be minimized by employing depth information. We
should add that we cannot compare this experiment
with other works in the literature due to sequence
reduction in our experiments. However, comparing
only the mean AUC with other studies (Hasan et al.,
2016)(Kiran et al., 2018) our results are still compet-
The experiments performed to identify rare trajec-
tories intend to separate or identify trajectories that
are not usual. The criterion is simple, clustering tra-
jectories to segment common from uncommon. Rare
trajectories are useful because they are not necessarily
anomalies, but could be suspicious events that would
trigger an alarm. For these experiments, we introduce
a novel dataset called Laboratory, which contains one
month of recordings of the entrance of a laboratory
The video resolution is 1280 × 720, recorded at a
frame rate of 30 FPS. The videos have length between
30 seconds and four minutes. The ground-truth is
based on people behavior, for instance, a person stay-
ing for a long time at the door or going around suspi-
ciously. For training, we selected 10 days of record-
ings (1,100 normal trajectories), and the remaining
Videos and ground-truth annotations will be provided
Table 1: AUC and ROC for Avenue sequences. Highlighted in bold, we present our best and worst result.
Seq. 1 2 3 4 6 7 8 9 11 15 18 19 21 µ
AUC .69 .80 .44 .94 .84 .88 .82 .80 .74 .50 .95 .22 .61 .71
ERR .45 .24 .53 .22 .21 .21 .29 .29 .34 .47 .9 .51 .35 .32
for testing (2,946 normal and abnormal trajectories).
Videos contain at least one person and might have up
to 10 people in the same scene.
We evaluate both the convolutional descriptor and
recurrent descriptor. In our data “TAoT-T” represen-
tations generates 58 clusters, where most of anoma-
lies appear in clusters with few elements. “TAoT-
M” feature vectors generate 141 clusters, also, low
populated clusters contains the anomalous trajecto-
ries. Note that without any previous information
about anomalies these events that are in clusters with
few elements could be considered as rare events. An-
other important aspect to highlight is that our descrip-
tors encode important information about trajectories
like: morphology, orientation and speed.
3.2 Rare Trajectory Identification
The experiments performed to identify rare trajecto-
ries intend to separate or identify trajectories that are
not usual. The criterion is simple, clustering trajecto-
ries to segment common from uncommon. Rare tra-
jectories are useful because they are not necessarily
anomalies, but could be suspicious events that would
trigger an alarm. For these experiments, we introduce
a novel dataset called Laboratory.
The Laboratory dataset contains one month of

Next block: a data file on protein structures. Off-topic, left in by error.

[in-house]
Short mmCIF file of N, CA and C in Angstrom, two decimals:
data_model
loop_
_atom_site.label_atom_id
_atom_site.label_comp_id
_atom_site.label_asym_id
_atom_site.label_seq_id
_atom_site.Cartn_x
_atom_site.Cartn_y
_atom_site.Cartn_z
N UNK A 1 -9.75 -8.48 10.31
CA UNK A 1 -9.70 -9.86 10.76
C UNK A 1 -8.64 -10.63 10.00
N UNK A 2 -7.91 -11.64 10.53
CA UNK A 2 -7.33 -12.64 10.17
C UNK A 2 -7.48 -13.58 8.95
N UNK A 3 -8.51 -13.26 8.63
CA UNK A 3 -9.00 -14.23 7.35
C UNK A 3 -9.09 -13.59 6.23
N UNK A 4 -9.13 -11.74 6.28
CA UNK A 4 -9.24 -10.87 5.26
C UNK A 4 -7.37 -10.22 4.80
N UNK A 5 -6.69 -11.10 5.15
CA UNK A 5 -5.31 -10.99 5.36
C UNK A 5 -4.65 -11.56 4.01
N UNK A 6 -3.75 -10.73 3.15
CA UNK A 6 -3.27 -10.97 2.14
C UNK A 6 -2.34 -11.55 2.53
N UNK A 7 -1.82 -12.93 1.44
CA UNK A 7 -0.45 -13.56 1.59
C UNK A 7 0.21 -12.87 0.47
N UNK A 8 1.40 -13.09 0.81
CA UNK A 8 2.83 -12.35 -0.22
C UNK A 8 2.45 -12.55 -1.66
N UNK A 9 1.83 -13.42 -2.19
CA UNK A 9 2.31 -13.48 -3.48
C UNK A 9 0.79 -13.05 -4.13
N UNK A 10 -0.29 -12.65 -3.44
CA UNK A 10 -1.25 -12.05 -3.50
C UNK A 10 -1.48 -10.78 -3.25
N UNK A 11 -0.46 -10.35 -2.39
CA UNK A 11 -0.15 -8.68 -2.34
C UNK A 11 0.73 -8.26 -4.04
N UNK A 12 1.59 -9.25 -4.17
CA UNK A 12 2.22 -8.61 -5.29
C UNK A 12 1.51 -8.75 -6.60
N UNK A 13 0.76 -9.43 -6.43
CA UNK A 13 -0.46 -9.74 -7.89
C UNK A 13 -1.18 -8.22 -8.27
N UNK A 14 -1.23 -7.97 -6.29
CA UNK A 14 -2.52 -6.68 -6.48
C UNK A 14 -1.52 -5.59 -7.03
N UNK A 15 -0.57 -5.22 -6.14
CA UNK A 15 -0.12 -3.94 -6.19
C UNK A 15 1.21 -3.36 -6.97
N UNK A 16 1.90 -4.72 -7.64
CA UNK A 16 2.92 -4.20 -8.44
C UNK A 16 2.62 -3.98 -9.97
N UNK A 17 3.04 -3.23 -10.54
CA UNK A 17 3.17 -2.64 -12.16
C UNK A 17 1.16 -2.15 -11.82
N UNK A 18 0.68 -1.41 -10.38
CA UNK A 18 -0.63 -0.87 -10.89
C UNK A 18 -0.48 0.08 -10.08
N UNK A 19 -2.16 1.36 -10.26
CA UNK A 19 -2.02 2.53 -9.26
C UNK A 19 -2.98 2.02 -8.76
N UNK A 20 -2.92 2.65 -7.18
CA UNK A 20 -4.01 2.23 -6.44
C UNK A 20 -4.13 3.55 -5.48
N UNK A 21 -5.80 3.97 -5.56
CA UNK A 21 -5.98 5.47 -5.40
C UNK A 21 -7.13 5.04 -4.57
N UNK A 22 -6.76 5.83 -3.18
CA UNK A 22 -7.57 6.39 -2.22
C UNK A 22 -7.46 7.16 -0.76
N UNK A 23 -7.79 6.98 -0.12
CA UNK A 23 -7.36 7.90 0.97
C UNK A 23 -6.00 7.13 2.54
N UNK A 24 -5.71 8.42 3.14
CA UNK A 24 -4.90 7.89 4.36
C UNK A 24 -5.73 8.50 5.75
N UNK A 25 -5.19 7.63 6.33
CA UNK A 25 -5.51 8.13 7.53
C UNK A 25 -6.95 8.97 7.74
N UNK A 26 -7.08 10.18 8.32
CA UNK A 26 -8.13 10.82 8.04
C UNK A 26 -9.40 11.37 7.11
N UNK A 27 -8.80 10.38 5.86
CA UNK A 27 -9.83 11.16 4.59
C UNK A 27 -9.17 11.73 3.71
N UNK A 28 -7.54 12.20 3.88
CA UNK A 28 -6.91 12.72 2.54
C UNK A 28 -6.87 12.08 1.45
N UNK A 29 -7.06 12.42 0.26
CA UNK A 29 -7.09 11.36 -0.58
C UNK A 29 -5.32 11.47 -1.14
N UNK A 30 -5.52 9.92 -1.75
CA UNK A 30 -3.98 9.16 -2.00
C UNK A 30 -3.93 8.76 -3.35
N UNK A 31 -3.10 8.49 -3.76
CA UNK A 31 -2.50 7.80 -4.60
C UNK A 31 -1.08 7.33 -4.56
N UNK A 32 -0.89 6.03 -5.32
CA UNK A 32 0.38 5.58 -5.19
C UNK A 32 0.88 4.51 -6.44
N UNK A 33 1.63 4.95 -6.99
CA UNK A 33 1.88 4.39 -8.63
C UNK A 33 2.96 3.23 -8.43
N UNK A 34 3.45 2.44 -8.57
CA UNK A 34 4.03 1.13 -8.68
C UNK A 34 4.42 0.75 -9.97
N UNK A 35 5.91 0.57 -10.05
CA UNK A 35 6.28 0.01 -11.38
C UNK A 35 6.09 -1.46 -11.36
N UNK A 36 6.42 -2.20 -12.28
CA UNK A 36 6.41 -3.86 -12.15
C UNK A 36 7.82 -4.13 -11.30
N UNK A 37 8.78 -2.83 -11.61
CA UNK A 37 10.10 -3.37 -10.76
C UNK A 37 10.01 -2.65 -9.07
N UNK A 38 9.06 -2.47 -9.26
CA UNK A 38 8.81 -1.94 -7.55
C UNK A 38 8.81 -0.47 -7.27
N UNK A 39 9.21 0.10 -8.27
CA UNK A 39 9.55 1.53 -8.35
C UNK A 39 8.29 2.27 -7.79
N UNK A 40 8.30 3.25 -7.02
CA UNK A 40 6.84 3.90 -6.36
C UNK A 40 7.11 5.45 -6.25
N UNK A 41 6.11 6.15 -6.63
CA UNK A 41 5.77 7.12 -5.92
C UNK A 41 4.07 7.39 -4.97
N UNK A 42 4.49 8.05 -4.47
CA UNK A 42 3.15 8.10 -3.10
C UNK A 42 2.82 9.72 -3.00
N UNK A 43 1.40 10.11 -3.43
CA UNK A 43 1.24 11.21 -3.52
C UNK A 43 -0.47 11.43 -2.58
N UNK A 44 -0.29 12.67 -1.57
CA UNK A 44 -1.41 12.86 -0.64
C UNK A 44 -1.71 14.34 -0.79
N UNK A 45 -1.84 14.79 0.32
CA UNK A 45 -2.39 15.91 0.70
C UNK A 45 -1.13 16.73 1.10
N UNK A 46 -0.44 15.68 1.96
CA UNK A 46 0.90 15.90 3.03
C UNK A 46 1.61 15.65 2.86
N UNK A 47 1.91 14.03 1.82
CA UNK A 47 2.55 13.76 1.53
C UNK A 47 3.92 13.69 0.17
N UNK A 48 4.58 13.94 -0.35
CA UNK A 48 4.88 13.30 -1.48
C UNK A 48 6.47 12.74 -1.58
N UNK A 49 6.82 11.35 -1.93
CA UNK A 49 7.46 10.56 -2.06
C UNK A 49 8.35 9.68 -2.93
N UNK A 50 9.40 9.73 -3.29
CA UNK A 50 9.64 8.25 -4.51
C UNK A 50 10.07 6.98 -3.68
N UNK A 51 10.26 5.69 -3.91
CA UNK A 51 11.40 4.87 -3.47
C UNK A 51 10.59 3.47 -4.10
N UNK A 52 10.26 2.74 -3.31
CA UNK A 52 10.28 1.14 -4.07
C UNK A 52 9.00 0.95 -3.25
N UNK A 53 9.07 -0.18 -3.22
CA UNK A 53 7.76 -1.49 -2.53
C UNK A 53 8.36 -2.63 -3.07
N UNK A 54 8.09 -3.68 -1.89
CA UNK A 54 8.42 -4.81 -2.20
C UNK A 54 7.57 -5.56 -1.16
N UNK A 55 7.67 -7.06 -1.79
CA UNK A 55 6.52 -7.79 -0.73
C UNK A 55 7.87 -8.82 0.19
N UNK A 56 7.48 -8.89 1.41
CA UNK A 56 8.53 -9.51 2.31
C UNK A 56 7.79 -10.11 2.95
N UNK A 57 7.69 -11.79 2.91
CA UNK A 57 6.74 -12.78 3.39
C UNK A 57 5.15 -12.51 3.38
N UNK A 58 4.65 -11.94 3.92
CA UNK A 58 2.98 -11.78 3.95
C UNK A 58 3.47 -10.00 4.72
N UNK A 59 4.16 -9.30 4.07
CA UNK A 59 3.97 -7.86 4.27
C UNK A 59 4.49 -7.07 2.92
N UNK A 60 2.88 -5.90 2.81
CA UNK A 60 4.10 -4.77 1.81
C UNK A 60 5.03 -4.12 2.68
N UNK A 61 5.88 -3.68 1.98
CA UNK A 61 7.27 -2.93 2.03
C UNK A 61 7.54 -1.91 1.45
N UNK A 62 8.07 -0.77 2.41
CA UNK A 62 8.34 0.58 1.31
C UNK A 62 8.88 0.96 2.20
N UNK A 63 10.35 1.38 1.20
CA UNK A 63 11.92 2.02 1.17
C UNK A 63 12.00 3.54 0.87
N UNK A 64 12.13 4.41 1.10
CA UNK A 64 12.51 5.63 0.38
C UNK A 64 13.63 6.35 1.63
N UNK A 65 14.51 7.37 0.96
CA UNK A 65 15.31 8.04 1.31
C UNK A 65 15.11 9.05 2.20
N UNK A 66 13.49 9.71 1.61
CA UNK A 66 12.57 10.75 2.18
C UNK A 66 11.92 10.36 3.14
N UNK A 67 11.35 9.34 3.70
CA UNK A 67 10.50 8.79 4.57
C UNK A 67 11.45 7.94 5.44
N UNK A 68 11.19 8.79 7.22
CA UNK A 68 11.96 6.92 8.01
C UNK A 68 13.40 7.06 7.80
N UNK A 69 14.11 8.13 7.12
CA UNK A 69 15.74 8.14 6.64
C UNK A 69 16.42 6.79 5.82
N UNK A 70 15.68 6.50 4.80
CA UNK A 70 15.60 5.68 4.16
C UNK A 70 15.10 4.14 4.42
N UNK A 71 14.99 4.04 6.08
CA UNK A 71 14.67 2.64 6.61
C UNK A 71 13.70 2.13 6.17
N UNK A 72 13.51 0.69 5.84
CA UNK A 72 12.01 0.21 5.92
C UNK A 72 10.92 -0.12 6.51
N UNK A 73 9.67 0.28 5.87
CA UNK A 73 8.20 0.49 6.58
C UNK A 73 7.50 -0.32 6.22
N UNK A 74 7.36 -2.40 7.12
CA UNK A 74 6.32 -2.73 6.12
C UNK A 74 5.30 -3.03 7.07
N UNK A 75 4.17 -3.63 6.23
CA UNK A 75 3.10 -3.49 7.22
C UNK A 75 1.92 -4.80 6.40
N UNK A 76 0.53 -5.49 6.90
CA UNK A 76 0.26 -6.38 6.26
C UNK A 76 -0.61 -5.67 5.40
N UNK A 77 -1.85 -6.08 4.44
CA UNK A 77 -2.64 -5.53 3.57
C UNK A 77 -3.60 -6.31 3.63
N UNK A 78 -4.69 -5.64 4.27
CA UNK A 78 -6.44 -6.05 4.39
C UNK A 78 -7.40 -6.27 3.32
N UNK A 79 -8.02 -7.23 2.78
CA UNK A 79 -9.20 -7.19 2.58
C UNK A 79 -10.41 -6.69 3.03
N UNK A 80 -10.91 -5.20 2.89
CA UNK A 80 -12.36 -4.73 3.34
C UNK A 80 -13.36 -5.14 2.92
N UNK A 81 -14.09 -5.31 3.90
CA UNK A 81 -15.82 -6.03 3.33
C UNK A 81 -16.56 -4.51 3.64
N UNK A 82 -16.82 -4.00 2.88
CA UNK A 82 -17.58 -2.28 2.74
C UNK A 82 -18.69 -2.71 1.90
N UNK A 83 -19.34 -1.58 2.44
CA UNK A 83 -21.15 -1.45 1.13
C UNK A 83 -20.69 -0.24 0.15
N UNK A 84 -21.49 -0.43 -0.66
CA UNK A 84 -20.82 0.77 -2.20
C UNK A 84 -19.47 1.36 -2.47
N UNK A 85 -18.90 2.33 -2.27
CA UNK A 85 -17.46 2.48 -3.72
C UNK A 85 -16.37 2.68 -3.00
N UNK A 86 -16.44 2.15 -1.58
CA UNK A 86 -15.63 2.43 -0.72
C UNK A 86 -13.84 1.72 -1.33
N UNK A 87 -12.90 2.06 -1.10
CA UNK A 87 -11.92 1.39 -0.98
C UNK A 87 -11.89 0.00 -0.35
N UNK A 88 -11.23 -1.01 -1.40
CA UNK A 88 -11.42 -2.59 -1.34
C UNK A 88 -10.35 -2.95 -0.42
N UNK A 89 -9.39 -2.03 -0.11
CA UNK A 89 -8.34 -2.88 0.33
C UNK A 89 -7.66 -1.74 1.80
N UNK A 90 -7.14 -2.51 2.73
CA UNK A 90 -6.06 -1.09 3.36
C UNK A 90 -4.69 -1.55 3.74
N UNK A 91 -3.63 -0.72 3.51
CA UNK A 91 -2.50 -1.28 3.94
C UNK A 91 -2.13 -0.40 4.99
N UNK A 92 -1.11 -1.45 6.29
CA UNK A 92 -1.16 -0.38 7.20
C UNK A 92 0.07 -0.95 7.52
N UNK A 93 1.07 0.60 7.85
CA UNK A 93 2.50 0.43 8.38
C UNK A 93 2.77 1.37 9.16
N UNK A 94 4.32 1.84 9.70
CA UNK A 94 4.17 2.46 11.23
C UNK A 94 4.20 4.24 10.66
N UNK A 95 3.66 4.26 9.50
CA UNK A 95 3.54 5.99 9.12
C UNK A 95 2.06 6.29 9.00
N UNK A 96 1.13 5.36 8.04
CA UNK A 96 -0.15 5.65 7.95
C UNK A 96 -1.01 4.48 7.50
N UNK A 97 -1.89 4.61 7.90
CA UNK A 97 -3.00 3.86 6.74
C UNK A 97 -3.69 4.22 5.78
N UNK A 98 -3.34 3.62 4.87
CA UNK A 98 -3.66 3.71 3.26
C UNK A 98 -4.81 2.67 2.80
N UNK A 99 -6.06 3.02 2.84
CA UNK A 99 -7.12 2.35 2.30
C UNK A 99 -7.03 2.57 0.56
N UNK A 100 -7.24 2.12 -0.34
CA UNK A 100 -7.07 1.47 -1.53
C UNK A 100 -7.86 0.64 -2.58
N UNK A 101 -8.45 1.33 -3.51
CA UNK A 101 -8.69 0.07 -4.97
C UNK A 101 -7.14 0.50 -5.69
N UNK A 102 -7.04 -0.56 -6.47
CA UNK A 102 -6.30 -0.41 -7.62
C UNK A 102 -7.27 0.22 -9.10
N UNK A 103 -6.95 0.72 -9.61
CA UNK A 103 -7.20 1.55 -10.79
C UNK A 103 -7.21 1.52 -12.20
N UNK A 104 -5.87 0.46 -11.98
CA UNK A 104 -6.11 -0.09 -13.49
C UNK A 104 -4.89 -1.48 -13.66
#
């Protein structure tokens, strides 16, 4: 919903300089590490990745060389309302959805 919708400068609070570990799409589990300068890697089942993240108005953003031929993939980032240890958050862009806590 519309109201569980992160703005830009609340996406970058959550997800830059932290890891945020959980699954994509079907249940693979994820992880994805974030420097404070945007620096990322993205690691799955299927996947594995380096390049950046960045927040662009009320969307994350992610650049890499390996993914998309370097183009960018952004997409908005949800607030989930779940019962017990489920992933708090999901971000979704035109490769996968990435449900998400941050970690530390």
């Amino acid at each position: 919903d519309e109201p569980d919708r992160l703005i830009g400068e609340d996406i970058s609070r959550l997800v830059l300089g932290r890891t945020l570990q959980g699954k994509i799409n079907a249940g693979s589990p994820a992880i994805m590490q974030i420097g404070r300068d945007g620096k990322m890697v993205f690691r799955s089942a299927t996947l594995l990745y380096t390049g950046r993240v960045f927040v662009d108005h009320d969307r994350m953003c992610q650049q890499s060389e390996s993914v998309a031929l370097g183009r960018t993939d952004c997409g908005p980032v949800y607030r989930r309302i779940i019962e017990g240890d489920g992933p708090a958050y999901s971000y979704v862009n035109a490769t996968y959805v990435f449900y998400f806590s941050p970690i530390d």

recordings of the entrance of a laboratory. The video
resolution is 1280 × 720, recorded at a frame rate
of 30 FPS. The videos have length between 30 sec-
onds and four minutes. The ground-truth is based
on people behavior, for instance, a person staying
for a long time at the door or going around suspi-
ciously. For training, we selected 10 days of record-
ings (1,100 normal trajectories), and the remaining
for testing (2,946 normal and abnormal trajectories).
Videos contain at least one person and might have
up to 10 people in the same scene. Therefore, each
video is labeled as normal which means that people
just enter or leaving the room where their trajectories
are smoothed lines or curves, in contrast to anoma-
lous sequences where people remaining in the scene
for long time, thus their trajectories present a complex
We evaluate both the convolutional descriptor and
recurrent descriptor. Table 2 shows the clustering re-
sults, which reports the number of clusters created,
the cluster with the smallest number of trajectories
and the one with largest number. Clusters with a
small number of trajectories are trajectories that have
unusual morphology, but are not necessarily anoma-
lies. We see that TAoT-M creates more clusters than
TAoT-T, and, therefore, is able to find more rare tra-
jectories. This shows that TAoT-M is better at encod-
ing more fine-grained differences between the trajec-
tories. Despite this, TAoT-T still yields better results
on anomaly detection, since it is able to group spa-
tially similar trajectories, while anomalies have very
dissimilar morphology. Figures 10 and 11 show an
example of rare trajectory identification, these images
are thumbnails from original trajectories, the circle
(green) represents the initial point of each trajectory.
It is important to highlight that our descriptors pre-
serve also the direction as well as the morphology